Yesterday I suggested that the 172,000 private-sector jobs gained in July were pretty good, considering the lengths the Republicans have gone to to keep from putting people back to work modernizing our infrastructure.  To show the progress made to date, I invited you to “click here to see it in graphic form.”

What the opposition tries to pin on Obama are the gigantic 2009 deficit (even though the 2009 fiscal year started more than a month before Obama was even elected, let alone sworn in) . . . and the job losses of his first few months, before he could realistically have had an effect on the job numbers.

As the website Political Irony has noted . . .

The next time Romney tries to blame Obama for disappointing job numbers, someone should remind him of what he said at a press conference in 2006 to reporters who were trying to hold him accountable for disappointing job creation numbers from his time as governor:

“You guys are bright enough to look at the numbers. I came in and the jobs had been just falling right off a cliff, I came in and they kept falling for 11 months. And if you are going to suggest to me that somehow the day I got elected, somehow jobs should have immediately turned around, well that would be silly. It takes awhile to get things turned around. We were in a recession, we were losing jobs every month.”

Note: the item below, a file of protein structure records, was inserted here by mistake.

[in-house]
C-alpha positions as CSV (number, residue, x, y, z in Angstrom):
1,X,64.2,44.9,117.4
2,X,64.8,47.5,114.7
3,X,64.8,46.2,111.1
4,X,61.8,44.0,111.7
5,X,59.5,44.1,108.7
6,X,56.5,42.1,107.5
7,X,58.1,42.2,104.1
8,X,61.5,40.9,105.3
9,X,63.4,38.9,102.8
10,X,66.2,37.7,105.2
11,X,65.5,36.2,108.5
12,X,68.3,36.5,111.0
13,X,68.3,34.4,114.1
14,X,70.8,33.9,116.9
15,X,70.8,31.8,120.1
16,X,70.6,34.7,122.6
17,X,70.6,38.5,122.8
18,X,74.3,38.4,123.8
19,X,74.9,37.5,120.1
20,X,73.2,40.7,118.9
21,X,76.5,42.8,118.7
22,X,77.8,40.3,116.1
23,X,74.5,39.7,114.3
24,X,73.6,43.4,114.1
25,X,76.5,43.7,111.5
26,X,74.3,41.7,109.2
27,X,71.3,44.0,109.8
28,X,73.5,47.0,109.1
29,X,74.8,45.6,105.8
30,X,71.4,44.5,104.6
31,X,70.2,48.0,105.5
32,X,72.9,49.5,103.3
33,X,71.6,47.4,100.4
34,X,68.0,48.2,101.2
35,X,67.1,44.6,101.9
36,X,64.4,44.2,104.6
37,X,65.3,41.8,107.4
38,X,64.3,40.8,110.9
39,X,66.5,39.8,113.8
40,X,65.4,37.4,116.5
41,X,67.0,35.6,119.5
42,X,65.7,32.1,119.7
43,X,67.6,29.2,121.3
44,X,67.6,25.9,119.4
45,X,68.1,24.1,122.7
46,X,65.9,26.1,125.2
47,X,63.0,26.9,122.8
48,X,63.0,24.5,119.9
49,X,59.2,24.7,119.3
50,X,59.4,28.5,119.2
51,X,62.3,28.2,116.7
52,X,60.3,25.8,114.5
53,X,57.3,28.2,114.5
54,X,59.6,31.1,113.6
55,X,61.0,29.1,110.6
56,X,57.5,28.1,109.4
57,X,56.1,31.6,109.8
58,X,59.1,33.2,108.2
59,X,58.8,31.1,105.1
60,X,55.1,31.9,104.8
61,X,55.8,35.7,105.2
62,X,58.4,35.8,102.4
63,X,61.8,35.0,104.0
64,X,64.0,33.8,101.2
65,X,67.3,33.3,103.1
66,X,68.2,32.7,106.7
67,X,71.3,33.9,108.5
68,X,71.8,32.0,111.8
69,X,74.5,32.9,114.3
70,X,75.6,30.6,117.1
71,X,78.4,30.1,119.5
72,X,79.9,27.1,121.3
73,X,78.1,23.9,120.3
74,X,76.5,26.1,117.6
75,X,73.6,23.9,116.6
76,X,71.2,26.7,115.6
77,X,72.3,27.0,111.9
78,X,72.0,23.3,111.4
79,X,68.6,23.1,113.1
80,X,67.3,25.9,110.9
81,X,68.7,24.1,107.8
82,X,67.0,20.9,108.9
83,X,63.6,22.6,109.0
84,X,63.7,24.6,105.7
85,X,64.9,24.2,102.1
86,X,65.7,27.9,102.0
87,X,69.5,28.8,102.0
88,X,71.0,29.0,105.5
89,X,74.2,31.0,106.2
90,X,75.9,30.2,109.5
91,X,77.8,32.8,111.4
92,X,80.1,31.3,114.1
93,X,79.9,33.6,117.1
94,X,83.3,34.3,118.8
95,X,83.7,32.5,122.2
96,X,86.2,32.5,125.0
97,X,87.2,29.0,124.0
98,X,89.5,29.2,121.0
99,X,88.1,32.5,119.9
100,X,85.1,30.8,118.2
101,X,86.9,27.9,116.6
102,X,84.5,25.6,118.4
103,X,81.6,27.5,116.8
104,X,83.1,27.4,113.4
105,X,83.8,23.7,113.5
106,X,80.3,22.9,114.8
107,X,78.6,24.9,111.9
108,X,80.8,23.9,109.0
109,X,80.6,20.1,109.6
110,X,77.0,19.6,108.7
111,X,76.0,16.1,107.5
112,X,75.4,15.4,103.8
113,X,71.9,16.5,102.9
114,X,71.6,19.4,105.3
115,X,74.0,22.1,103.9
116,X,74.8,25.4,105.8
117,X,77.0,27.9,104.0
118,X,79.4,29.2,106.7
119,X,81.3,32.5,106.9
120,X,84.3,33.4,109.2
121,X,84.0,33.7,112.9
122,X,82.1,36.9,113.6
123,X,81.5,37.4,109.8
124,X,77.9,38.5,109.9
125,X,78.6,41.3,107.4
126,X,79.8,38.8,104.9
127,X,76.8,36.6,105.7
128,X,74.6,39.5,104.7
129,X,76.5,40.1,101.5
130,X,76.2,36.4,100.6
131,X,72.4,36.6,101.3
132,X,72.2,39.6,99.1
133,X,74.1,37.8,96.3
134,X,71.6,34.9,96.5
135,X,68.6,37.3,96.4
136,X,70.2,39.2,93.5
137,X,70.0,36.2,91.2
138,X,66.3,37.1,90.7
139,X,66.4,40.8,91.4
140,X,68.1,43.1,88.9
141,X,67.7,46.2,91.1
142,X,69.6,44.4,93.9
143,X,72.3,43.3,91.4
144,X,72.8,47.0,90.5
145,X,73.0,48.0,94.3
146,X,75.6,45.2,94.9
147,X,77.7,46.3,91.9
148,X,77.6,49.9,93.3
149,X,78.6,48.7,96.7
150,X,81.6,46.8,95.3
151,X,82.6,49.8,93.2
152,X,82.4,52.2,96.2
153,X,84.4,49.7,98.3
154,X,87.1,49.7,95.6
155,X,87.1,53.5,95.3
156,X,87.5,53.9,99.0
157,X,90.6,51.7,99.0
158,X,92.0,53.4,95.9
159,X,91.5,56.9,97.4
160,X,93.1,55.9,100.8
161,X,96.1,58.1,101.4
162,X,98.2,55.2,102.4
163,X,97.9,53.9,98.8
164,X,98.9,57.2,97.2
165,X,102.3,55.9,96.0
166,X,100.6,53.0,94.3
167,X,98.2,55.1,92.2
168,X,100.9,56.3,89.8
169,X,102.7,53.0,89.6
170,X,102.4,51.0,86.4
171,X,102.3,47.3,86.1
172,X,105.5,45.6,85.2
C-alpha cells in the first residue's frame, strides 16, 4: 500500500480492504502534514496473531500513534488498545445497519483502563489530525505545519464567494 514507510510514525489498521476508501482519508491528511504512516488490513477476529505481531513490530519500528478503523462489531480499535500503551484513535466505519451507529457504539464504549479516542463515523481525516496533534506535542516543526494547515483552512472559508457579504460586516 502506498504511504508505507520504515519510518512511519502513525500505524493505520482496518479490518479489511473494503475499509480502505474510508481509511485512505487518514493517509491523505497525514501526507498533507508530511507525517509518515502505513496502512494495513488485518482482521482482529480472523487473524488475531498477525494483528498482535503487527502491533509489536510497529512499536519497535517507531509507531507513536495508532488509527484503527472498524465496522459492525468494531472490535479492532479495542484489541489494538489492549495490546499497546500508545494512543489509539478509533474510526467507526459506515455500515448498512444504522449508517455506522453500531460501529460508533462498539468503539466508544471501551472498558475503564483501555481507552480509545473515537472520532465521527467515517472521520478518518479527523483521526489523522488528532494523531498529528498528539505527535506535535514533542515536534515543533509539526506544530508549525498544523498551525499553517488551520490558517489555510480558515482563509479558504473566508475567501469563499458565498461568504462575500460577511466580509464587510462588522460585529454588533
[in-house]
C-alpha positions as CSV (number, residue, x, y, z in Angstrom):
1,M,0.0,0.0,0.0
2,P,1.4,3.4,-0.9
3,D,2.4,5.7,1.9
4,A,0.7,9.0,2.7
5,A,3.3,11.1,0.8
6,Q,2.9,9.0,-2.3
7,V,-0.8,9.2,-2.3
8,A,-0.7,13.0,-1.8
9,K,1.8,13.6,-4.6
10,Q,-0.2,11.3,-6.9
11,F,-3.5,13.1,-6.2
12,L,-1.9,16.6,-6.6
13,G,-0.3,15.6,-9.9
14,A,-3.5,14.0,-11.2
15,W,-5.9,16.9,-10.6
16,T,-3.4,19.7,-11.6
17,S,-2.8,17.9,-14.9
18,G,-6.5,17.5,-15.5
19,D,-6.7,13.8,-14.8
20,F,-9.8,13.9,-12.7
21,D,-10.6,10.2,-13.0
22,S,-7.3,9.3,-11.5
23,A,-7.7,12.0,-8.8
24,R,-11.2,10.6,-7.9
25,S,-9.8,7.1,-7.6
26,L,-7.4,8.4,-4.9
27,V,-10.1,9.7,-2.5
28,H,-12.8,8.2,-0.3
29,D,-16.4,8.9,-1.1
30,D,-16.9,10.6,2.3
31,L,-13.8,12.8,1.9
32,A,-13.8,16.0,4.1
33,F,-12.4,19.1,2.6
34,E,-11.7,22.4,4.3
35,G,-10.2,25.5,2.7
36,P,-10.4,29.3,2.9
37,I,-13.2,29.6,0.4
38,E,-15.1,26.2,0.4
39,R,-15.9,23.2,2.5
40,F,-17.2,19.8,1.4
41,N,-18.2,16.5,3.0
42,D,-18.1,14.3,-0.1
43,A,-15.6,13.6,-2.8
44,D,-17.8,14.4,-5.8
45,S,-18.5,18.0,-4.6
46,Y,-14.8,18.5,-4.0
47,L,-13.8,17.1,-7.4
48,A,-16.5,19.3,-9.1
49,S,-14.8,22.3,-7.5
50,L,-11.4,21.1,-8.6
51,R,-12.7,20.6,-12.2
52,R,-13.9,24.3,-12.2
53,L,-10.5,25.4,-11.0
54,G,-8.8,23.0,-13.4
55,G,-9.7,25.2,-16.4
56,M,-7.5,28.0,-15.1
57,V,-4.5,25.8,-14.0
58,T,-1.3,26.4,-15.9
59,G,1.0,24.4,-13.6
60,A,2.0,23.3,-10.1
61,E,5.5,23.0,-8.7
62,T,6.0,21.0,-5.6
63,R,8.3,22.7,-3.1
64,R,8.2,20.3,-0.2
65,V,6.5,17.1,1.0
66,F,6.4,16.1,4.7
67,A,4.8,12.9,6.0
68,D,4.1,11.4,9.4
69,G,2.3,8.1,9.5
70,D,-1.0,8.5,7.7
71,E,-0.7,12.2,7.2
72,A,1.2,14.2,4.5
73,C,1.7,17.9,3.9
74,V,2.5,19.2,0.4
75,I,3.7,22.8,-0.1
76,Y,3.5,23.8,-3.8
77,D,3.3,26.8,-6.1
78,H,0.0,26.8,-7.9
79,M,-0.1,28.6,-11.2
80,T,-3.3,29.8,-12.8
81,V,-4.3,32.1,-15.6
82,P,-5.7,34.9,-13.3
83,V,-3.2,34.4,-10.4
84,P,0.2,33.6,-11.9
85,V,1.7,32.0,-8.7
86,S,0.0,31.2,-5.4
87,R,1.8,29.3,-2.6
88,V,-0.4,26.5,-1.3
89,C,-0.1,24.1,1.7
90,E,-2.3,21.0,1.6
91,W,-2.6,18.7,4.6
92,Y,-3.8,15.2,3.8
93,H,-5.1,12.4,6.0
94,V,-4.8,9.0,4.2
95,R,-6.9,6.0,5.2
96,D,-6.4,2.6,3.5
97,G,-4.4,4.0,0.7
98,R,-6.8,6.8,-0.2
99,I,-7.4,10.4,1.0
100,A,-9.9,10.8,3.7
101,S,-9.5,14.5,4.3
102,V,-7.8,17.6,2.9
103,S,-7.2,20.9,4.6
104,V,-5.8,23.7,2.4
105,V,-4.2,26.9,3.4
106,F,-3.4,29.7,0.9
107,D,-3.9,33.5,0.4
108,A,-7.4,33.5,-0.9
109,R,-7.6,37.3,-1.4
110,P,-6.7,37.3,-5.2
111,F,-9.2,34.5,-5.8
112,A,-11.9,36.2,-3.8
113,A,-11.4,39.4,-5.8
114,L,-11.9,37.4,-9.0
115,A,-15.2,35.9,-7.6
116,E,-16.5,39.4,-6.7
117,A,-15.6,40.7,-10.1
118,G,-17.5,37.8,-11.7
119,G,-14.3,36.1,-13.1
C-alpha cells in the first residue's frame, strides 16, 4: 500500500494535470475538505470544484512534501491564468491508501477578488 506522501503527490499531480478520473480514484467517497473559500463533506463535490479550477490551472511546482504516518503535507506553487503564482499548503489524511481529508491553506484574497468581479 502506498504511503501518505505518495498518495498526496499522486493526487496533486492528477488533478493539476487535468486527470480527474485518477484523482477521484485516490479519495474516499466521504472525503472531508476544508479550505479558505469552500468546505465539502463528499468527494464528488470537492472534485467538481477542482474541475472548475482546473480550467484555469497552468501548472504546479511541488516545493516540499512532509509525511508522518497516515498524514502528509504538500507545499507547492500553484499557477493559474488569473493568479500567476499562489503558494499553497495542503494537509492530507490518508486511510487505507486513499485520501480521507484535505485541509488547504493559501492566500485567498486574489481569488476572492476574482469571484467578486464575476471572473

Your comments from yesterday’s post included:

Bob Sanderson:  “I’m pretty sure you’re right about the (lack of) influence of tax rates on job creators.  I own a small business, and I can’t remember ever contemplating my tax rate when considering the hiring of a new employee.”

Andrew Lees: “As a small business owner (micro biotech company), I can tell you taxes play almost no role in my business thinking, except to try to avoid doing anything that makes my (tax) life more complicated.  It’s affordable health care coverage that is at the top of my list of concerns.  Maryland is a good state because there is already something like an insurance exchange for small businesses.”

Gene Somdahl:  “The ‘job creators’ have had their tax breaks for ten years. Where are the jobs?

Jeff Cox:  “OK, OK.  Unless someone drops me on my head between now and November, I will vote for the re-election of the President.  However, I would still like some investment insight on your website.  Maybe you could approach environmental concerns, jobs and politics all in one stroke.  What is the best way to play the growing supply of natural gas?

I don’t know — but I hear you.


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